“My husband was a licensed tour guide in Washington D.C.,” Susan explained. “We had that business for almost 20 years.” After two decades, though, “we were ready to make a change. Driving up and down the road was getting difficult. Driving in that traffic every day was taking its toll. My dad was ready to retire, so we jumped at the chance,” Susan said.

Obviously they love what they do and the guests they serve.

Their focus on the guest shows in their camp store, too.

“We keep as much as we can fit in here. We have a pretty-good-sized room. We carry a very good selection of RV supplies, what they would need while they’re here, any kind of camping gadget. We keep food and your bread and milk, but we go above and beyond in every department. We have a very nice gift store,” she said.

“We make a fair amount of money on our store, so we take it seriously. It’s part of our business, but it’s also for our customers. It’s a win-win.”

Tip: Keep Things Fun And Be Sure to Stay Engaged

In addition to the setting and the location, there’s one other thing Susan Hart said makes the Fredericksburg/Washington, D.C., South KOA Holiday special: The staff of 10. “Our staff is excellent. They really take care of our guests, helping them with whatever they need — mechanic, directions, a good restaurant, we’re here for them. Everyone in my staff bends over backward,” she said. “They’re really great.”

Work campers aren’t part of the mix, Susan said. “Because we stay open year ‘round we find it beneficial to hire local people. It takes a long time to train people on our park and train them the way we want them,” she explained.

They’re more than employees to the Hart family. “We operate as a family business, so we treat our staff as family as well. People once they start here, our staff stays for years and years,” Susan said. “I have one that’s here about 25 years. I have several that started here when they were in high school and would come back when they were in college and work summers here. Some come back and still work as a second job, one’s a teacher who works here during the summer. It’s a fun place. We try to make it an enjoyable, you can tell that everybody enjoys what they do here,” Susan said.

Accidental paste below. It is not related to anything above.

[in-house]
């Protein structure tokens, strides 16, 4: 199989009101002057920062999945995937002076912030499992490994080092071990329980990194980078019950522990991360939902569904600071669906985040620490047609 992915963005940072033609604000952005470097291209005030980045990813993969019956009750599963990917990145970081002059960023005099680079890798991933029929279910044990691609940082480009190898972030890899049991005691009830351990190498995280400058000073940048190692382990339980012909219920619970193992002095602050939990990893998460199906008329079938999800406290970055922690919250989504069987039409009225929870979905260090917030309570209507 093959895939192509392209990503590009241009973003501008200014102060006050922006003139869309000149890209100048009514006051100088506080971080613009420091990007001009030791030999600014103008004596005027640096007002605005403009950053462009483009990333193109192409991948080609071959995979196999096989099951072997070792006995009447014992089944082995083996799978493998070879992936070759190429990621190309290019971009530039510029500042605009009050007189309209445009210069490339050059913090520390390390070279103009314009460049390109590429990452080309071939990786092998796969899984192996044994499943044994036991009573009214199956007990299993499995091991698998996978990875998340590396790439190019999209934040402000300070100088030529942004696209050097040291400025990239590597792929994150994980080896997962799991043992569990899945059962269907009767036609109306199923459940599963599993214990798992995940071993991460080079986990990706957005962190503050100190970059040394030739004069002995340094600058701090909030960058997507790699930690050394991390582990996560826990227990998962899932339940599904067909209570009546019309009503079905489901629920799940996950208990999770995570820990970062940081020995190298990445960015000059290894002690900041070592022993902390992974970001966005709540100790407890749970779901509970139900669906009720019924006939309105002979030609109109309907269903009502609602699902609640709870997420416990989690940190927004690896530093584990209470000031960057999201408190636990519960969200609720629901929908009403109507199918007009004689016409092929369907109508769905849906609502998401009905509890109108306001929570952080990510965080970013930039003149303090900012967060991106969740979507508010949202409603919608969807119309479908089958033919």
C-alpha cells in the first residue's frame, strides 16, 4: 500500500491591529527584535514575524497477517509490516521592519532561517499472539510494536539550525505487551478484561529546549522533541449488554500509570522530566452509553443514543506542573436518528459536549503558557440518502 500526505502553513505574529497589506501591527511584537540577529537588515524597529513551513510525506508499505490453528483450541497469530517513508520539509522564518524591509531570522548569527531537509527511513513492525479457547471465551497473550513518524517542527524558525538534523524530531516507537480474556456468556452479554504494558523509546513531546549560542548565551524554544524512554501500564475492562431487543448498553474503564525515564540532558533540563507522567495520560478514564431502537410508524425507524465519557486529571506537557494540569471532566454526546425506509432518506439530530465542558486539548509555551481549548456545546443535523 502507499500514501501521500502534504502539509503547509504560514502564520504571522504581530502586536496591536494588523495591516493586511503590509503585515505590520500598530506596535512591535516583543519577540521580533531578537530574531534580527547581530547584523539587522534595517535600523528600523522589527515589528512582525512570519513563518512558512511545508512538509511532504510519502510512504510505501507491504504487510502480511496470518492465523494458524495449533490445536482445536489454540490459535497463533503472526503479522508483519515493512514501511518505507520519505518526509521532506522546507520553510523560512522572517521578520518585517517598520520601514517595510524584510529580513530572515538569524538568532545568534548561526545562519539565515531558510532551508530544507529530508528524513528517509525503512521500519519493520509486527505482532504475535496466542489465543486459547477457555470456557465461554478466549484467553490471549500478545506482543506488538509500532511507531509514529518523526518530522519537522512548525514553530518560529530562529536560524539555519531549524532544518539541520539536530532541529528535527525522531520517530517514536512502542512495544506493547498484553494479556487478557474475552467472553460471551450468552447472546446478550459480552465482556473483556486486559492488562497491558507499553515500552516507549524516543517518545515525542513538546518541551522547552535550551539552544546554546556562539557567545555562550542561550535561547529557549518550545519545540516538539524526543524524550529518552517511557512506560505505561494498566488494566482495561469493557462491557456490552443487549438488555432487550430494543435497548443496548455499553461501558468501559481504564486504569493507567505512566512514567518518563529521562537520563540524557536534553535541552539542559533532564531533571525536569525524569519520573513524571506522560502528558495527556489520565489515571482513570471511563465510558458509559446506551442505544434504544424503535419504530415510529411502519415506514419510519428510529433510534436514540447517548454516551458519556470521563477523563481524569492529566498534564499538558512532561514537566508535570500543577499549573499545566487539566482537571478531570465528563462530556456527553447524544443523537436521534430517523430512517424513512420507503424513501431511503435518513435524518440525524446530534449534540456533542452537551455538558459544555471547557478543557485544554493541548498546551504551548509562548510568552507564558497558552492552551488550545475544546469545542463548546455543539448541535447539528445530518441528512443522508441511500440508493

That, in turn, helps keep guests coming back year after year.

campsights 018Reaching out to peers is a huge resource that every campground owner should use, Susan Hart said. “We are members of the Virginia Campground Association and the National Association of RV Parks and Campgrounds and the Virginia KOA Owners Association and the National KOA Owners Association,” she said.

“There’s a lot that you learn from the organizations that you belong to, your fellow campgrounds,” she said. She’s a huge fan of KOA, in particular. “What’s nice bout KOA is you get all the education, we have somebody we can call for anything. It can be a bookkeeping question, a question about where to get an electrical pedestal, how to build a site, insurance, whatever,” she said.

“As campground owners we’re united,” the second-generation park owner said. “There’s a dozen other KOAs in Virginia, and technically we’re competing against each other, but we don’t feel that way. We still look out for each other. We still share our information with each other. I’m not sure that you have that in non-franchise systems. I’ve never been apart, so I don’t really know, but that’s just really valuable,” Susan said.

Another valuable advantage she sees is the KOA Owners Association’s heartfelt support of KOA Care Camps. “There are other things we support, but that’s the big one,” Susan said.

The charity provides funds for children with cancer to attend specialized oncology camps, and Susan said it’s a valuable service. “It’s amazing. I’ve had the opportunity to meet some of the kids. KOA does an auction every year at the convention. You get to see first hand what we’re doing,” she said.

And, of course, there’s family engagement. Both of the Harts’ sons spent most of their childhoods at the campground.

“Our kids grew up in this business as well working for us and went off to college,” Susan said. They still pitch in when they come home to visit, though. “They’re both still involved, probably always will be. It’s one of those businesses you get sucked into. It gets in your blood.”